This statement was originally printed in the "one-sheet" accompanying the exhibition Ronald Davis: Recent Abstractions, 2001 – 2002, published by School of Art and
History, Denver University, The Victoria H. Myhren Gallery, in Sept. 2002.
It was also reprinted in the catalog accompanying the exhibition Ronald Davis: Forty Years of Abstraction, The Butler Institute of American Art, Youngstown, Ohio.
The recent paintings included in this exhibition were created between October 1, 2001 and August 2002. They are Modern, coming at the twilight of the Modern Era, or perhaps forty or fifty years after the actual ending of the Modern Era which began with the European Renaissance around the year 1500 and
ended in the 1950’s at the time I was embarking on my calling. Enlightenment has ended. “Post-Modenism?” I don’t think so. Historian John Lukacs refers to the “P-M” term as. “this belated, confused and inaccurate designation.” 2
I suggest that these works are seeking a new visual epistemology that is serious, moral, and spiritual, deviating from the self-indulgent, ironic, post-modern, and politically correct painting and non-painting (remember, painting is dead) or scumbling of recent years, and place them in the tradition of the excellent
abstract works of Abstract Expressionism (Pollock, Still, Newman, and Morris Lewis to name a few of the greats that continue to inspire me.) Constitutionally, I remain a geometrician and an expressionist.
These recent painting mark a departure from the major structural element (trademark) that I have pursued in the majority of my work over the past thirty-nine years; that being theoretical three point vanishing point perspective illusions. In those works, I primarily employed three construction methods to draw or shape
my paintings. 1) In the early years I relied on traditional drafting illustration methods to create drawings of depicted 3-D objects that were then cartooned up to the final scale of the painting. I should note that these depicted objects retained my commitment to abstraction; for me, a slab is just as abstract as a square. 2) In the seventies and eighties I drew my perspective grids full scale
using snap lines, placing the vanishing points 40 to 60 feet apart. 3) Beginning in the early eighties, I increasingly relied on 3-D computer programs such as Renderman, Form Z, or Cinema 4-D to sketch out the shapes and shadows, then projected them up in scale onto the painting. These methods served me well in solving the fundamental problem of painting: “What color and where to put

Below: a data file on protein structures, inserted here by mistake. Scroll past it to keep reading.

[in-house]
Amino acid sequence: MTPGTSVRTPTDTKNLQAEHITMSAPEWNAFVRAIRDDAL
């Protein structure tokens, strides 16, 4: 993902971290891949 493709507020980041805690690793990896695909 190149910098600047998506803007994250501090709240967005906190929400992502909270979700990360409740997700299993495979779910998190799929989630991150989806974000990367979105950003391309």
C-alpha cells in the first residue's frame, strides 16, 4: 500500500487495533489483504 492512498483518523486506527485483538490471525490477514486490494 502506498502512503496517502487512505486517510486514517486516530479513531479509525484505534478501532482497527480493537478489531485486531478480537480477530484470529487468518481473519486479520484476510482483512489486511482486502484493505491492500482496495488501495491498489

it?” But the temporal gap between concept and preparation and execution of a work led me to a studio crises. What I needed to do was reinvent a do-able concept of the “blank canvas.” I was compelled to discard my primary preoccupation of the last 39 years (the perspective grid) and seek a more direct means of visualization. This exhibition thus includes a watershed moment
in my career: a going backward in order to move forward.
These recent abstractions evolve from crude pencil sketches, eschewing traditional perspective illusion and are drawn with the eye and the saw. Illusion remains, but these paintings are more optical and elusive – and given looking time move around a lot in subtle, ambiguous, and mysterious ways. They require
greater focus. They are hard to do.
Note should be made of the reductive, Hard Edge nature of these abstractions. Over the years I have oscillated between the Hard Edge and the painterly. I do both loose and precise with facility. However in these complicated times a need for clarity seems paramount. I have found that color contrast and interaction
trumps drips, splatters, scumbles, and brush-work and other non-art content sludge as the means to true expression of the soul and intellect. Indeed, the chary binding of these bipolar opposites are at those extremes where opposites simultaneously meet and transcend sign making. Unknown archetypes of heart, head and crotch are discovered and revealed.
— Ronald Davis, July 2002
1 Anon. quote from a drawing.
2 Lukacs, John, At the End of an Age, Yale University Press, New Haven